As with all exercise, warm up first with a few minutes of aerobic activity and don’t force your body to do anything that causes pain. Start slow and build up your performance gradually. Renna suggests holding each position through one deep breath, then repeat three to five times in both directions.
Lie on your side and draw up the knee of your top leg until it’s even with your belly button. Holding it steady with your lower hand, reach as far up and back as you can with your other arm. Keep your lower back stable, but try to touch your shoulder blade to the ground by turning your around your upper spine.
This position is familiar to every yoga practitioner. Brace your elbows directly beneath your shoulders and hold your neck in a neutral position as you raise your body off the ground. Make a straight line from your ears, through your hips, and to your ankles. You’ll build core strength and teach your spine to be stable.
Start on your hands and knees, then place one hand on the back of your head and turn until the elbow on that arm is between your other elbow and knee. Holding your lower back stable, rotate until the elbow points to the sky.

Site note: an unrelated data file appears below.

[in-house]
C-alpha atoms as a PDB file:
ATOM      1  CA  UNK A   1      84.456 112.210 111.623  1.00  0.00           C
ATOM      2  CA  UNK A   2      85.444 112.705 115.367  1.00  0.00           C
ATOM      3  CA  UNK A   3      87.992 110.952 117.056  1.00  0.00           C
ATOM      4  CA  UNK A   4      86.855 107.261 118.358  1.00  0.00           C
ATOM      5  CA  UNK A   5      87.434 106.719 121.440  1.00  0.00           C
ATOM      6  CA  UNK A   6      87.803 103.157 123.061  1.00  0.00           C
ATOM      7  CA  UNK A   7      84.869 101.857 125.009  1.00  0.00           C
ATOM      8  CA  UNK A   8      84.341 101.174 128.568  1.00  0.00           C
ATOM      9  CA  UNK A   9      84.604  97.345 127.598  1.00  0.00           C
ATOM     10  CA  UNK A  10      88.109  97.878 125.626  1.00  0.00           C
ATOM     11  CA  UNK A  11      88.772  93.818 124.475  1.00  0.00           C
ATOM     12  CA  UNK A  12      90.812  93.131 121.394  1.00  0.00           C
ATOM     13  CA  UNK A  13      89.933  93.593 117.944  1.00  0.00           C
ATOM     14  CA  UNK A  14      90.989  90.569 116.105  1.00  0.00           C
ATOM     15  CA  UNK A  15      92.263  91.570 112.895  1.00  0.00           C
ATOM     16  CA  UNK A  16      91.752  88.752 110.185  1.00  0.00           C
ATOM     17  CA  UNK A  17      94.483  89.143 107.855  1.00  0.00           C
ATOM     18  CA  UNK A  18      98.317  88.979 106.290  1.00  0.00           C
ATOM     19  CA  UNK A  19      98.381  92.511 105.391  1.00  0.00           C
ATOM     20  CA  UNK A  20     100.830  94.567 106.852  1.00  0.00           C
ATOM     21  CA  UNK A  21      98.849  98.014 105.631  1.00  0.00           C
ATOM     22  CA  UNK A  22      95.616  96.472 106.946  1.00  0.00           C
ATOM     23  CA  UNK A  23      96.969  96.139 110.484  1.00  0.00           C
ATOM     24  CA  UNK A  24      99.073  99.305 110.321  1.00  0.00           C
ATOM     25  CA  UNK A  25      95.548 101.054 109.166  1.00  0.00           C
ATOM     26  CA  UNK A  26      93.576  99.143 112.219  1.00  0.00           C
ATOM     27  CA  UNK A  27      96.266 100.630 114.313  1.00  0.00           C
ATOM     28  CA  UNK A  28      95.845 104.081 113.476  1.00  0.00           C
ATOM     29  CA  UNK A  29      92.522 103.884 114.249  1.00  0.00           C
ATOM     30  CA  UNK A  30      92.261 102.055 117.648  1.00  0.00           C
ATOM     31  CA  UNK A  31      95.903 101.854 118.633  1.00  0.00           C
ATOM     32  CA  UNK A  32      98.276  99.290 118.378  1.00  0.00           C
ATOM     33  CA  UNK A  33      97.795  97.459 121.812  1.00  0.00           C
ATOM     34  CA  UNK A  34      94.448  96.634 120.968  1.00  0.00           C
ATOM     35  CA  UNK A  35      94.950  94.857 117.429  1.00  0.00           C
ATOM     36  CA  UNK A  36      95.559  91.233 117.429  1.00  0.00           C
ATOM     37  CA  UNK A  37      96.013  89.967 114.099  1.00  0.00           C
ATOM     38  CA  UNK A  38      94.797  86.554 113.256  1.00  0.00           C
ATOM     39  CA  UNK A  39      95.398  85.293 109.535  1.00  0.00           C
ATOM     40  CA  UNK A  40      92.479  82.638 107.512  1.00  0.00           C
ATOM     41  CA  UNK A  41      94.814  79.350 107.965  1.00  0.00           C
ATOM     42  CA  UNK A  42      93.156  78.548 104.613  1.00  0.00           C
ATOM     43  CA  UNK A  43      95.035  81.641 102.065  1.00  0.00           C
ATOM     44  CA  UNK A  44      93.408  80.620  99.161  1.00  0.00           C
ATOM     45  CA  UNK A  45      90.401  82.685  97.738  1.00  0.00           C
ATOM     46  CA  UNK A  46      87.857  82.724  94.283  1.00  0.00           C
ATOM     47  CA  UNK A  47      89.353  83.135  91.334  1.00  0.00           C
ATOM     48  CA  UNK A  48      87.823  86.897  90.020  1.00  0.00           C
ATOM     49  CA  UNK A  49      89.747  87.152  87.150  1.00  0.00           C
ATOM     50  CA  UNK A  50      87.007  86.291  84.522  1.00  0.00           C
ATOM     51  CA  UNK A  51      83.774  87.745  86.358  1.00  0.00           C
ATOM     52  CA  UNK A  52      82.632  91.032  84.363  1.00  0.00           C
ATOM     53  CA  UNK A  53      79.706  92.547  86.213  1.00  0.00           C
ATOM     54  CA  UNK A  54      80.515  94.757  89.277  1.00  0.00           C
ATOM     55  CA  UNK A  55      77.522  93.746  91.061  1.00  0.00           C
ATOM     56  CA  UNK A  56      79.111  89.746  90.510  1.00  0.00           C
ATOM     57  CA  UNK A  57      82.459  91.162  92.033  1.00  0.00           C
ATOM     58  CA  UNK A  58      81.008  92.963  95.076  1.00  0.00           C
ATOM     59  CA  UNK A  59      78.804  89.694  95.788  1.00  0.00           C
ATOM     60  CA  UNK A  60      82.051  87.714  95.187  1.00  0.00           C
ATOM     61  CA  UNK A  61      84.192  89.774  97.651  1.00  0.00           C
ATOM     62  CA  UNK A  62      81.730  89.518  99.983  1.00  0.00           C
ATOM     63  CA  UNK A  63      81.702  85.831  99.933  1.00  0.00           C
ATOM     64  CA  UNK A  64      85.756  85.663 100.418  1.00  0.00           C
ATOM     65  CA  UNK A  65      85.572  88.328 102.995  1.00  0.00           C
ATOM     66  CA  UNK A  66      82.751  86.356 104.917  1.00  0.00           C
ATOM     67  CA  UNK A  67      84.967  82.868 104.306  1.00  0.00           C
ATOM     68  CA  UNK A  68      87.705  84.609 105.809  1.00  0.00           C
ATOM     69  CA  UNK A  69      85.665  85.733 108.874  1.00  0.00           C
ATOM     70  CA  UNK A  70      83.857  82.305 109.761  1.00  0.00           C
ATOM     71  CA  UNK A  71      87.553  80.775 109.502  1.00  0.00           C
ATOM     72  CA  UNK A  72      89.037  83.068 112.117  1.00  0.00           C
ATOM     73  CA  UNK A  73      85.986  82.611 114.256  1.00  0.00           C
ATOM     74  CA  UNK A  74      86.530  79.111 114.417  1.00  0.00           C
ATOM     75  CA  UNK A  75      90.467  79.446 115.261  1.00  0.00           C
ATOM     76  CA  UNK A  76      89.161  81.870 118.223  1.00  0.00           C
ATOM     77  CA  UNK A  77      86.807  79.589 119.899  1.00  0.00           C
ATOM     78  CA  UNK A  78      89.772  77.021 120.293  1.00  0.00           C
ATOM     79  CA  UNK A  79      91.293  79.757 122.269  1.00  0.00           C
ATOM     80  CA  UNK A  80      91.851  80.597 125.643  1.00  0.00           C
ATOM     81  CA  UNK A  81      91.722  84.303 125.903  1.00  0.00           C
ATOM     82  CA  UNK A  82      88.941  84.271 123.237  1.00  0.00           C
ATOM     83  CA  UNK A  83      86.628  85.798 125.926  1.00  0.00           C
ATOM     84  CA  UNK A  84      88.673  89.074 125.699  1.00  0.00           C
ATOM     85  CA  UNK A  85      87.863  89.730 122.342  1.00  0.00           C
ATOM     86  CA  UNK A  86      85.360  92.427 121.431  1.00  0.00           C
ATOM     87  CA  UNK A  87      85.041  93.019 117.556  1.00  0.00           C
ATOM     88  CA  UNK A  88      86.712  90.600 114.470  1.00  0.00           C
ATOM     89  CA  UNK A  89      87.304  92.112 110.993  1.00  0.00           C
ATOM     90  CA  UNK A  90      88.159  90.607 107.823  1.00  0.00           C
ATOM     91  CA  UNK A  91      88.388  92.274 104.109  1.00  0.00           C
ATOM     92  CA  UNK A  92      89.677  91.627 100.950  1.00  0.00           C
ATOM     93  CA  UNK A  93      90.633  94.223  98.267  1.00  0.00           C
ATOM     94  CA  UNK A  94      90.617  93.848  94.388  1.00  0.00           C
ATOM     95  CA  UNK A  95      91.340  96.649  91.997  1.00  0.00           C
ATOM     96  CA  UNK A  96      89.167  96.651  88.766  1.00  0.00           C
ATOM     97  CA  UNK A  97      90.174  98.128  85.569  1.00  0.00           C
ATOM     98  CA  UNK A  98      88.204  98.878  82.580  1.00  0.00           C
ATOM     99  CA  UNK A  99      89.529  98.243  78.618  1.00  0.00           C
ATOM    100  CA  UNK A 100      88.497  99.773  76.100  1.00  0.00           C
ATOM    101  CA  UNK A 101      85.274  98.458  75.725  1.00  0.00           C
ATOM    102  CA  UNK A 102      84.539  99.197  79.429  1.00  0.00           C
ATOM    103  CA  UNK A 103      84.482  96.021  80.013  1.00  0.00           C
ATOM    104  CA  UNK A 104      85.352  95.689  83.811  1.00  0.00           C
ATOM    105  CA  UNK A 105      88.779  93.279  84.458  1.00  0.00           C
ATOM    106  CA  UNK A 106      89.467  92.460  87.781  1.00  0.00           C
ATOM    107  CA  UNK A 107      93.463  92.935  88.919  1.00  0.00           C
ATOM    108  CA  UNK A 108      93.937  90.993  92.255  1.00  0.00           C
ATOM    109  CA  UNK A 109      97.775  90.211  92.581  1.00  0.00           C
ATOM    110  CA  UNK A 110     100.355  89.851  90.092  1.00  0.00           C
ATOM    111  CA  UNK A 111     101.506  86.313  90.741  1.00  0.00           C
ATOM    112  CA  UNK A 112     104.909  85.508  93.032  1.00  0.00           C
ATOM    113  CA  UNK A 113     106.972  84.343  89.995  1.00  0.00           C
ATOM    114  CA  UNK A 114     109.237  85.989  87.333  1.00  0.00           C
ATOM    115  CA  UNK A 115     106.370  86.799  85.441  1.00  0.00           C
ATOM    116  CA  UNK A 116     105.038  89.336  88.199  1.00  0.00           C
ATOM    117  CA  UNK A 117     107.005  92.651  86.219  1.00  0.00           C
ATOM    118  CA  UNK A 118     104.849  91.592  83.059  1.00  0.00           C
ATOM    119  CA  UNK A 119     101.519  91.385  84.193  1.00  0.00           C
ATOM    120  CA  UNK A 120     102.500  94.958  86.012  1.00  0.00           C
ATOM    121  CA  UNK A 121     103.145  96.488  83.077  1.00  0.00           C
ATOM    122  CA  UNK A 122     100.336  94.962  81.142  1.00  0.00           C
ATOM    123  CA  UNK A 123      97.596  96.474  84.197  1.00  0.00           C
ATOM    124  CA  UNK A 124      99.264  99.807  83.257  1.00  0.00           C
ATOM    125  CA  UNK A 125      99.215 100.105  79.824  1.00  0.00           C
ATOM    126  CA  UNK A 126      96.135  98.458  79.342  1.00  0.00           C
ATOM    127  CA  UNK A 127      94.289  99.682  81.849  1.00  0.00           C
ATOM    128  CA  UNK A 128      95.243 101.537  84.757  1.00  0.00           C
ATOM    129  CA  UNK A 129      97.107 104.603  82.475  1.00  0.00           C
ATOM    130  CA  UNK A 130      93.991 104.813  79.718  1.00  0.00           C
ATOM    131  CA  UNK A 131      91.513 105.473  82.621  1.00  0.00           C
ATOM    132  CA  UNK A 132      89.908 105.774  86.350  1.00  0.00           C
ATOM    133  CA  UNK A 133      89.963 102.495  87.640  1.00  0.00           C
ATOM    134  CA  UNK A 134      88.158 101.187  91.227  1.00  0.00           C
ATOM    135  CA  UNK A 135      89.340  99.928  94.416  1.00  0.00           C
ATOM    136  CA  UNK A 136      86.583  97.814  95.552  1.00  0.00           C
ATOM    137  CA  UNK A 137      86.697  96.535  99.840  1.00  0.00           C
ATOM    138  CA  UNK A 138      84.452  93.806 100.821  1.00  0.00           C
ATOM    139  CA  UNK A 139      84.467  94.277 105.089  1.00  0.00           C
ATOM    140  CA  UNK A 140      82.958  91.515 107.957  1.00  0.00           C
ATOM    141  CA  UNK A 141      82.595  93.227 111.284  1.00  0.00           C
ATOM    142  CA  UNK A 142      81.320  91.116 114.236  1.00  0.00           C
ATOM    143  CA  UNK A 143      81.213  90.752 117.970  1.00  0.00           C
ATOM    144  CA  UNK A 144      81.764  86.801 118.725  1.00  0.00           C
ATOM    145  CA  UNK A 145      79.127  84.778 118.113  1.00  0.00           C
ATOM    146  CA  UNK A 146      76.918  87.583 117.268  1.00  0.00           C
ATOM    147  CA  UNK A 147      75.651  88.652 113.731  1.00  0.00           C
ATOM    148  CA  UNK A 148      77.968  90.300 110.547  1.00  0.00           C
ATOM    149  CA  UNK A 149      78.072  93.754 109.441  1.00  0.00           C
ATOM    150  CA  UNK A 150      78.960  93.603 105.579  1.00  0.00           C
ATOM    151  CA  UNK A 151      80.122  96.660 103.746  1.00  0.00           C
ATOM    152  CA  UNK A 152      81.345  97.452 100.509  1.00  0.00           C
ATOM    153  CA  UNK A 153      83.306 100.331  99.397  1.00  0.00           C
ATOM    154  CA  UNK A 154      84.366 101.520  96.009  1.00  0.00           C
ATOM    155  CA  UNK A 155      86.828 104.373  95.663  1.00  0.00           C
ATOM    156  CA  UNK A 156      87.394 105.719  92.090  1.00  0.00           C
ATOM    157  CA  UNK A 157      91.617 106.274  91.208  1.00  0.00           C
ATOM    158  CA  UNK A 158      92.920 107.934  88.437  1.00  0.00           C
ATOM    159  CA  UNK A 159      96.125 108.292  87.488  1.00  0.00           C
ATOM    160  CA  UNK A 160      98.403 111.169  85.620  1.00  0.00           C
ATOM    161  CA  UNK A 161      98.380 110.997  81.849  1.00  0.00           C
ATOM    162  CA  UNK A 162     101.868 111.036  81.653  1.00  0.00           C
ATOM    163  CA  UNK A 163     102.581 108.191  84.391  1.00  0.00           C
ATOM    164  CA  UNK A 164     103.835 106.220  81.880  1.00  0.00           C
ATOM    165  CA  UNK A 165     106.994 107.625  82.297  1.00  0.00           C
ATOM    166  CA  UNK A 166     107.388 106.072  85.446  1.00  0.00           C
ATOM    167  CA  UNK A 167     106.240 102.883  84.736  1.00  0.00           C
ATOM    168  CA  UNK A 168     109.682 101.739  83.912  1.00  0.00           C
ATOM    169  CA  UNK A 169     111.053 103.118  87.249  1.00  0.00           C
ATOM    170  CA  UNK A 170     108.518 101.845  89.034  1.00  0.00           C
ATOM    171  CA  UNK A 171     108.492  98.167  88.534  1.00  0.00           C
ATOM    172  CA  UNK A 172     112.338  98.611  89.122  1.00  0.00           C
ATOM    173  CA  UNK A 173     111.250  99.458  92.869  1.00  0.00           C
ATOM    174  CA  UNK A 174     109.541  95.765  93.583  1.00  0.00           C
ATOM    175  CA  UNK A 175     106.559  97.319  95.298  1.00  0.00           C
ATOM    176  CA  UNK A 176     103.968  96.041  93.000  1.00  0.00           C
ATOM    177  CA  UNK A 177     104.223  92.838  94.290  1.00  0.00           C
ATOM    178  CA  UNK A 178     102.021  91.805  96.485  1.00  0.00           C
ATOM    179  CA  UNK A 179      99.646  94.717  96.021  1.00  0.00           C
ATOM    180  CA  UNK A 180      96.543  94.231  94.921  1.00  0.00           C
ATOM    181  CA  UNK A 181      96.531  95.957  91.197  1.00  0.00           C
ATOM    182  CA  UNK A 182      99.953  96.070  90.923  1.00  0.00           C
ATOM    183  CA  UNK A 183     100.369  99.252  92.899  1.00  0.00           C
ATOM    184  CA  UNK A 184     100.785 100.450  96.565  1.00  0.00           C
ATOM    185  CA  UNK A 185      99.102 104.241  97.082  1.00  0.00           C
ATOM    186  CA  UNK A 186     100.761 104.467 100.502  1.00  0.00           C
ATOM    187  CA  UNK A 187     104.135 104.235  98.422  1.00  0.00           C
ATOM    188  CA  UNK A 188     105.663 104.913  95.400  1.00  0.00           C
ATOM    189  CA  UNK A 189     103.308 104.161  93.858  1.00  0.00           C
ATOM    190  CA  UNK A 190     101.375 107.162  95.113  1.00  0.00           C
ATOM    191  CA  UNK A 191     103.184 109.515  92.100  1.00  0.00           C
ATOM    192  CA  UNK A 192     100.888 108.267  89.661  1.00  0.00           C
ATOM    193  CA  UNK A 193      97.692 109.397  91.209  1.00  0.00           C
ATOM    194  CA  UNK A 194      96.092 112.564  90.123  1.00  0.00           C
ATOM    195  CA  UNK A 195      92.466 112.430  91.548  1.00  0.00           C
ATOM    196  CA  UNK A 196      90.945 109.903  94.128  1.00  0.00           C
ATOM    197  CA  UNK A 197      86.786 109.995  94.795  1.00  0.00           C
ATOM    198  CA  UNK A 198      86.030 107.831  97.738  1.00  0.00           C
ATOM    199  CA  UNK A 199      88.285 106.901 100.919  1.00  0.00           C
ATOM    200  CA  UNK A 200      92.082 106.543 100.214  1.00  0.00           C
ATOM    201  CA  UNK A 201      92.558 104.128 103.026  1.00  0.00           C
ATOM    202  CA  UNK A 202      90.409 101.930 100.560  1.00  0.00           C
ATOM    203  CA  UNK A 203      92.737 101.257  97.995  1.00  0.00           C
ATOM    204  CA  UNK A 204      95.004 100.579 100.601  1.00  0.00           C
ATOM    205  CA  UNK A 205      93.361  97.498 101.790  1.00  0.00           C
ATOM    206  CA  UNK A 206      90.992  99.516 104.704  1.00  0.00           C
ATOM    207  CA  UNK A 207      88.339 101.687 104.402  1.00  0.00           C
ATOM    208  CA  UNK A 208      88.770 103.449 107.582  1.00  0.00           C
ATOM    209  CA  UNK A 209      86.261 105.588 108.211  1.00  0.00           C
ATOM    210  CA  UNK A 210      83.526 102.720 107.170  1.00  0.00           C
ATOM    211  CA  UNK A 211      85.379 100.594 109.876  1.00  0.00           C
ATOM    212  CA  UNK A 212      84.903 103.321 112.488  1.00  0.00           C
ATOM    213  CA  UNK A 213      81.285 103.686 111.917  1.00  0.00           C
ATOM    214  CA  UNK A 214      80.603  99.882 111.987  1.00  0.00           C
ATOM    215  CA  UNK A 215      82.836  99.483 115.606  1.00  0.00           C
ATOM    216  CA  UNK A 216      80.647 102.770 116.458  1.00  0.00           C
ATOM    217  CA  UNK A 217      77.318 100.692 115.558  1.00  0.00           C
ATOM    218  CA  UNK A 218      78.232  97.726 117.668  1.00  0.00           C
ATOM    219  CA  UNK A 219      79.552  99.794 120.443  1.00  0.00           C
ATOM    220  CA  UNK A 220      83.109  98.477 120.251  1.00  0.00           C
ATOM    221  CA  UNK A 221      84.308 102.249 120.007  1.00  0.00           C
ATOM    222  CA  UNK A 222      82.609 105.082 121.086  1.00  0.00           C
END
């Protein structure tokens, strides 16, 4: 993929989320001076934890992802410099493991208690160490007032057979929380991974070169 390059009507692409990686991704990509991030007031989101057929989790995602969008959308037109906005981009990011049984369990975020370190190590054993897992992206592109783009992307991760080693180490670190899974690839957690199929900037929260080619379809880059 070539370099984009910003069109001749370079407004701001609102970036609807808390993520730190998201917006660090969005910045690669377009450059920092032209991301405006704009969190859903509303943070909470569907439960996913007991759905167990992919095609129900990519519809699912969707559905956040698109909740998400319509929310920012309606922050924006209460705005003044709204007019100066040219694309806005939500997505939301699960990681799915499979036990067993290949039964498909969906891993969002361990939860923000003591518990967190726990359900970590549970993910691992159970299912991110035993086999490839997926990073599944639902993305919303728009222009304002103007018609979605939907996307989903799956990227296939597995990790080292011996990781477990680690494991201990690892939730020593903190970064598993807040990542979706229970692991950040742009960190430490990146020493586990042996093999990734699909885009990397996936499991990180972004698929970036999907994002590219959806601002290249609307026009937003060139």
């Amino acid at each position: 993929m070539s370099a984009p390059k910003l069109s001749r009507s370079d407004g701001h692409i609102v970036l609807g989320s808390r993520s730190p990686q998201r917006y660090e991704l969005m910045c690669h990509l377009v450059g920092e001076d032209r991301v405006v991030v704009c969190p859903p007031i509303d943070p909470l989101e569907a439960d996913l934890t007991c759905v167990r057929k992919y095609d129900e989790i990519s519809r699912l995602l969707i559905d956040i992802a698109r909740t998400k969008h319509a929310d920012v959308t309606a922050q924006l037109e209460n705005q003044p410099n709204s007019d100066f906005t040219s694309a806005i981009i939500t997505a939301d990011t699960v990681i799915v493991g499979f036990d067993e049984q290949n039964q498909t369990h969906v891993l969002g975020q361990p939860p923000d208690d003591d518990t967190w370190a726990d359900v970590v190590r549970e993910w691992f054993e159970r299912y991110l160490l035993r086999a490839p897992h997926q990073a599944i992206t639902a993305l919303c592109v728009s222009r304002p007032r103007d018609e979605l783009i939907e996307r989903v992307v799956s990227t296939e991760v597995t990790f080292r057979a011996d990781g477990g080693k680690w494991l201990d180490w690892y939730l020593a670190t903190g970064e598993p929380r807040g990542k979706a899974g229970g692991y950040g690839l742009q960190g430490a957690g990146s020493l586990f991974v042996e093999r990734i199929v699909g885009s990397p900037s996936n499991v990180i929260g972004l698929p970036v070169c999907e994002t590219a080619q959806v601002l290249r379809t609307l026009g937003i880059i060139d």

Notice how each exercise is raising your body farther from the floor? Kneel on one knee with the other foot flat on the floor in front like you were going to stand up. Holding a club with both hands in front of you, rotate in both directions as far as you can without moving your knee or hips. Be sure to move your chest, too, not just your arms. This is a good exercise to fight a pesky sway in your golf swing.
You can do this on a chair if you don’t have an exercise ball. Sit with your knees and feet together and hold a club across your chest with crossed arms. Now tilt forward slightly and rotate your shoulders just like you would in a golf swing. Notice how the club tilts, too? That’s the path it would follow to the ball—as long as your lower body stays stable.
Standing in an athletic position with your knees slightly bent and your weight on the balls of your feet, hold a club along your back so that there are just three points of contact—your head, your shoulders, and your butt. Now lean forward as if you were addressing a golf ball. This move helps you eliminate rounded shoulders or a swayed back and helps you maintain a strong, neutral spine. You can’t rotate your swing around a noodle.
This is the golf swing in miniature done on a stable base and rotating around a stable spine. Assume an athletic address position, only hold the club across your chest and shoulders with crossed arms. Leaning forward slightly as if you were going to take a swing, rotate your shoulders as far as you can in both directions without moving your hips or lower body.
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